January 11, 2016 Articles

Awards of Attorney Fees under the Lanham Act Post-Octane Fitness

District courts appear to be embracing a totality of the circumstances test

By Michael D. Steger with Paul Cirner

Any trademark litigator knows that it has historically been difficult to obtain an award of attorney fees in a federal trademark case, no matter how egregious the opposing party’s actions. Section 35(a) of the Lanham Act provides, in part, “The court in exceptional cases may award reasonable attorney fees to the prevailing party.” 15 U.S.C. § 1117(a). In practice, federal courts rarely found cases to be “exceptional.” 

The Octane Fitness Decision

Last year’s Supreme Court decision in Octane Fitness, LLC v. ICON Health & Fitness, Inc., 134 S. Ct. 1749 (2014), provided an opening for a more liberal standard for fees in trademark cases. Octane Fitness was a patent case where the Supreme Court interpreted the Patent Act’s identical attorney fees language: “The court in exceptional cases may award reasonable attorney fees to the prevailing party.” 35. U.S.C. § 285. In the underlying case, the Federal Circuit had applied its longstanding formulation that “exceptional cases” involved litigation that is (1) objectively baseless and (2) brought in “subjective bad faith.” Octane Fitness, 134 S. Ct. at 1754 (citing Brooks Furniture Mfg., Inc. v. Dutailier Int’l, Inc., 393 F.3d 1378 (Fed. Cir. 2005)). The Federal Circuit required clear and convincing evidence of both the lack of merit and the subjective bad faith. 

In reversing the Federal Circuit, the Supreme Court relied on Noxell Corp. v. Firehouse No. 1 Bar-B-Que Restaurant, 771 F.2d 521 (D.C. Cir. 1985), a trademark case that interpreted section 35(a) of the Lanham Act to mean “uncommon” or “not run-of-the-mill.” Noxell, 771 F.2dat 526. (Interestingly, the opinion in Noxell was written by then-Judge Ruth Bader Ginsburg, joined by Judge Scalia). Stating that the Lanham Act provision is identical to the Patent Act fee provision at issue, the Supreme Court held that “an ‘exceptional case’ is simply one that stands out from others with respect to the substantive strength of a party’s litigation position (considering both the governing law and facts of the case) or the unreasonable manner in which the case was litigated.” Octane Fitness, 134 S. Ct. at 1756. Octane Fitness cautioned district courts to determine whether a case is exceptional on a case-by-case basis, evaluating the “totality of the circumstances” while exercising their discretion. In rejecting the Federal Circuit’s standard, the Supreme Court held that an award of fees is justified even if the losing party’s conduct does not rise to the level of bad faith. Moreover, the Federal Circuit’s insistence on clear and convincing evidence of misconduct or bad faith raised the bar too high.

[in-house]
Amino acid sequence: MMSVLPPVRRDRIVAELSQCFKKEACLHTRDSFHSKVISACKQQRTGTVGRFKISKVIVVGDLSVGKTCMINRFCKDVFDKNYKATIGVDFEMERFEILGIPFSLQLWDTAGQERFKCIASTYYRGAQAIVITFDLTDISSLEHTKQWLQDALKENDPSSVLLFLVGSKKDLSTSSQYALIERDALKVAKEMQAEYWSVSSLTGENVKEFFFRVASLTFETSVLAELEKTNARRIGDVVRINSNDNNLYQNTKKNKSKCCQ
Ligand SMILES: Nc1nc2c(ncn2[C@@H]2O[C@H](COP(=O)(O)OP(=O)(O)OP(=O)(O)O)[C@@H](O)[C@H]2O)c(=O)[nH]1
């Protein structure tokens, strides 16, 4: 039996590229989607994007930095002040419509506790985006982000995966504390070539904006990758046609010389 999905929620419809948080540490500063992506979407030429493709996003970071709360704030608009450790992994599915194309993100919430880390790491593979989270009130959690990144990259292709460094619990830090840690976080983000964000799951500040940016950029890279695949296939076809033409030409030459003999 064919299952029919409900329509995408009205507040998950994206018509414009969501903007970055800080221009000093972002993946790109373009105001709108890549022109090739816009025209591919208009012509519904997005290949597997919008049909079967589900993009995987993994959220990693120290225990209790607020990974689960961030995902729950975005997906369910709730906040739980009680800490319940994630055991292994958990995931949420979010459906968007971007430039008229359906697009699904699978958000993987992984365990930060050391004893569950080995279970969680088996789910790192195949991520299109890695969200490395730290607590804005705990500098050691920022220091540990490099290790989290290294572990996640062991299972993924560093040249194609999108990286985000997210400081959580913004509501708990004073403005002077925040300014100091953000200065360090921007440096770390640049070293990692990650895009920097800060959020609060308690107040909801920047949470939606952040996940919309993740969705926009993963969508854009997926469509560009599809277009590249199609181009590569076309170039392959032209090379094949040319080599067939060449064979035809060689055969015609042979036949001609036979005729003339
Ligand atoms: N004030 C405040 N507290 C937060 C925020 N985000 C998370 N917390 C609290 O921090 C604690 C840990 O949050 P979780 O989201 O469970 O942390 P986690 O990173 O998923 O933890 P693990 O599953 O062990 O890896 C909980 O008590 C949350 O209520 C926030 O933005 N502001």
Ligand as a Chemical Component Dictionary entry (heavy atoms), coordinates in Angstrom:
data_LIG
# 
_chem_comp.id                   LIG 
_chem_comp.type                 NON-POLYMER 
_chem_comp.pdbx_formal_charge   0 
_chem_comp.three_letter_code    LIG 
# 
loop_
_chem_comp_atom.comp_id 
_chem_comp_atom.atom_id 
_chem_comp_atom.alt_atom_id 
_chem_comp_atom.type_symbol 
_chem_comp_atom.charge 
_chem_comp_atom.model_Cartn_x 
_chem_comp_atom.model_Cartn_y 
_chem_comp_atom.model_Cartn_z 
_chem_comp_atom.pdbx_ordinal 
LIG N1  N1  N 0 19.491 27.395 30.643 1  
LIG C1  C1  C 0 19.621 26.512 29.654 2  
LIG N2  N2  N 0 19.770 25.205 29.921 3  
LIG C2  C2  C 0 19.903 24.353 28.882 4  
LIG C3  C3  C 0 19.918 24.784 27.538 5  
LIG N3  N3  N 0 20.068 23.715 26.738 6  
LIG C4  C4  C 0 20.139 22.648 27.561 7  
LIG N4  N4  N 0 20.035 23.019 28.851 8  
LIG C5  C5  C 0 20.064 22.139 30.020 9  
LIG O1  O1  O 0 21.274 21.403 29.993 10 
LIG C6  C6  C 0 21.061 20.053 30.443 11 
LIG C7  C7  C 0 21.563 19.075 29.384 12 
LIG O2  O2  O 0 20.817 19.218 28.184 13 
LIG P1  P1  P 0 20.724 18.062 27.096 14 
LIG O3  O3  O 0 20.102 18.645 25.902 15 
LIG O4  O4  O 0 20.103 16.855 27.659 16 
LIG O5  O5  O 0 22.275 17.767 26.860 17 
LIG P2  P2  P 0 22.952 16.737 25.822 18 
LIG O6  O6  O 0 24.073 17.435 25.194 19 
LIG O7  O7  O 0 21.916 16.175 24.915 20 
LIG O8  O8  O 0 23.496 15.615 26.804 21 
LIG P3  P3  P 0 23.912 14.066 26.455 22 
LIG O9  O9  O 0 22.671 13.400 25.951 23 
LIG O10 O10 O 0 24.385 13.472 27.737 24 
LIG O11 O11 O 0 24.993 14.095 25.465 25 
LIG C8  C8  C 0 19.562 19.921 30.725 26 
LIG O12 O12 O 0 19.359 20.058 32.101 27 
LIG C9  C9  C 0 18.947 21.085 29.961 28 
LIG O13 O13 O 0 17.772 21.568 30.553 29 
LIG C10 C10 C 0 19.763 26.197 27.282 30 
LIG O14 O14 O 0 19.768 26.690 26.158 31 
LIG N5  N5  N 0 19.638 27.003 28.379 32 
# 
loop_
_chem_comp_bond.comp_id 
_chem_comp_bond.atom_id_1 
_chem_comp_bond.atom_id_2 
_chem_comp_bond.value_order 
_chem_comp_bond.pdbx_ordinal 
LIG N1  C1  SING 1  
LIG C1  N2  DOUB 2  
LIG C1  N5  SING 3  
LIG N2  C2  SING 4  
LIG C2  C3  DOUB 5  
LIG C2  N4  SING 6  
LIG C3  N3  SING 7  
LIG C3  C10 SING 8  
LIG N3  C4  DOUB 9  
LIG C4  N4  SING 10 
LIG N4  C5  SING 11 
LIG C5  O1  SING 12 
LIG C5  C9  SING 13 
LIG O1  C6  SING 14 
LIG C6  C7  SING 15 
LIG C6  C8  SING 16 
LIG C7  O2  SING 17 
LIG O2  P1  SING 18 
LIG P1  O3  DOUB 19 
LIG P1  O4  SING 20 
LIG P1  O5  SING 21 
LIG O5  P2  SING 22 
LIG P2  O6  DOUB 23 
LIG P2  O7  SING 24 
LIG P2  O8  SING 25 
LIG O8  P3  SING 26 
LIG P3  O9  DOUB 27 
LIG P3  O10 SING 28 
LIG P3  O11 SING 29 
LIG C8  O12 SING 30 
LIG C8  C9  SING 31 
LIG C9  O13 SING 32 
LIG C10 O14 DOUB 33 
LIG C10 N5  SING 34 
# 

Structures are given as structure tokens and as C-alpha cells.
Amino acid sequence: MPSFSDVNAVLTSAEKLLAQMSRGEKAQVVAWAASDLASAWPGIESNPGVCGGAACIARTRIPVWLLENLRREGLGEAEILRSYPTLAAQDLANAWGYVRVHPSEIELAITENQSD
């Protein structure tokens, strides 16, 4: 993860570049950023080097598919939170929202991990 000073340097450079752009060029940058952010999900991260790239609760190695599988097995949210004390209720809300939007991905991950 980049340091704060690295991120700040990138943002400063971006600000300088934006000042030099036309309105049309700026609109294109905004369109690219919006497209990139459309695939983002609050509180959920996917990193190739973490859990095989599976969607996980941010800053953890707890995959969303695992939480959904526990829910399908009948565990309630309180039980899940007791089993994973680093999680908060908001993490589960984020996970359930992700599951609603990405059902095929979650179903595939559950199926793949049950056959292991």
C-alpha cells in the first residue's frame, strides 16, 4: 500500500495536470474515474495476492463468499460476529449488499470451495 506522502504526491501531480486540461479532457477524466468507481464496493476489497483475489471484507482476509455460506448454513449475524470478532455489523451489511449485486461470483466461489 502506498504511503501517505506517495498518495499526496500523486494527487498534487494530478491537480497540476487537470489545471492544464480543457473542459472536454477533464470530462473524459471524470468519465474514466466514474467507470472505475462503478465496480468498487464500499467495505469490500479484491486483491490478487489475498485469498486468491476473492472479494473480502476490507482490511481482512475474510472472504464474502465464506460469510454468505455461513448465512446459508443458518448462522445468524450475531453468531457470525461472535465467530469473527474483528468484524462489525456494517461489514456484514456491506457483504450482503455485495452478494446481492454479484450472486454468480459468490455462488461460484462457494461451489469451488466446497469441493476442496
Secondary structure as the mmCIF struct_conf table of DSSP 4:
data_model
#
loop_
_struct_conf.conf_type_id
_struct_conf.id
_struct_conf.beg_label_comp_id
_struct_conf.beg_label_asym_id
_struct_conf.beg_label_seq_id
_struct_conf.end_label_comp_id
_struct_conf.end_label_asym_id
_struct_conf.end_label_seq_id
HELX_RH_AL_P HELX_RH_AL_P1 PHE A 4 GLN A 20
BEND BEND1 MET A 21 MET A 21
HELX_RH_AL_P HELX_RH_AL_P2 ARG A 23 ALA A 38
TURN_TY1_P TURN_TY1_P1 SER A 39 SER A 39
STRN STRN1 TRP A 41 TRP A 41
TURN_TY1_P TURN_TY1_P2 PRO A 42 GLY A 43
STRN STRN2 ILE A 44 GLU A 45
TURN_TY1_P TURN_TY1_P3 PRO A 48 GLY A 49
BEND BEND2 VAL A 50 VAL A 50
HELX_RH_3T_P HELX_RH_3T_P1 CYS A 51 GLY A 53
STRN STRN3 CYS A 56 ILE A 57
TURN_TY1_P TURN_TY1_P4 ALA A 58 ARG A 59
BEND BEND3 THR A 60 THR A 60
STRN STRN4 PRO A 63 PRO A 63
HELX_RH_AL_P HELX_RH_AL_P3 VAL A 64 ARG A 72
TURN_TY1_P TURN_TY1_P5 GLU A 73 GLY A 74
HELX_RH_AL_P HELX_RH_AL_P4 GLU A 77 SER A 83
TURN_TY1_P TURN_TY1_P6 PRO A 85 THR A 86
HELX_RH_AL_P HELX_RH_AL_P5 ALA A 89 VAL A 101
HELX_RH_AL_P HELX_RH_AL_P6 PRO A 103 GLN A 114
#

While the Octane Fitness decision did not directly address the Lanham Act, logic would dictate that the same standard should apply since the attorney fees language is identical. However, for now, the Supreme Court has left it to the lower courts to determine whether there are some teeth in the fee-shifting provisions of the Patent and Lanham Acts. By instructing that such decisions would be reviewed only for abuse of discretion, the Supreme Court granted the lower courts great deference. 

The Lower Courts’ Implementation of the Octane Fitness Standard

In Fair Wind Sailing, Inc. v. Dempster, 764 F.3d 303, 314 (3d Cir. 2014), the Third Circuit, applying Octane Fitness to a Lanham Act case, recognized that section 35(a) of the Lanham Act is identical to Patent Act section 285 and that the Supreme Court sent “a clear message that it was defining ‘exceptional’ not just for the fee provision in the Patent Act, but for the fee provision in the Lanham Act as well.” Fair Wind concerned a terminated employee who established a competing business that allegedly infringed the plaintiff’s trade dress. The defendant’s motion to dismiss the complaint on the grounds that it failed to allege sufficient facts to establish trade dress infringement was granted, and the district court awarded fees to the defendant. On the plaintiff’s appeal, the Third Circuit remanded the case to the district court for a determination whether the case was “exceptional” under Octane Fitness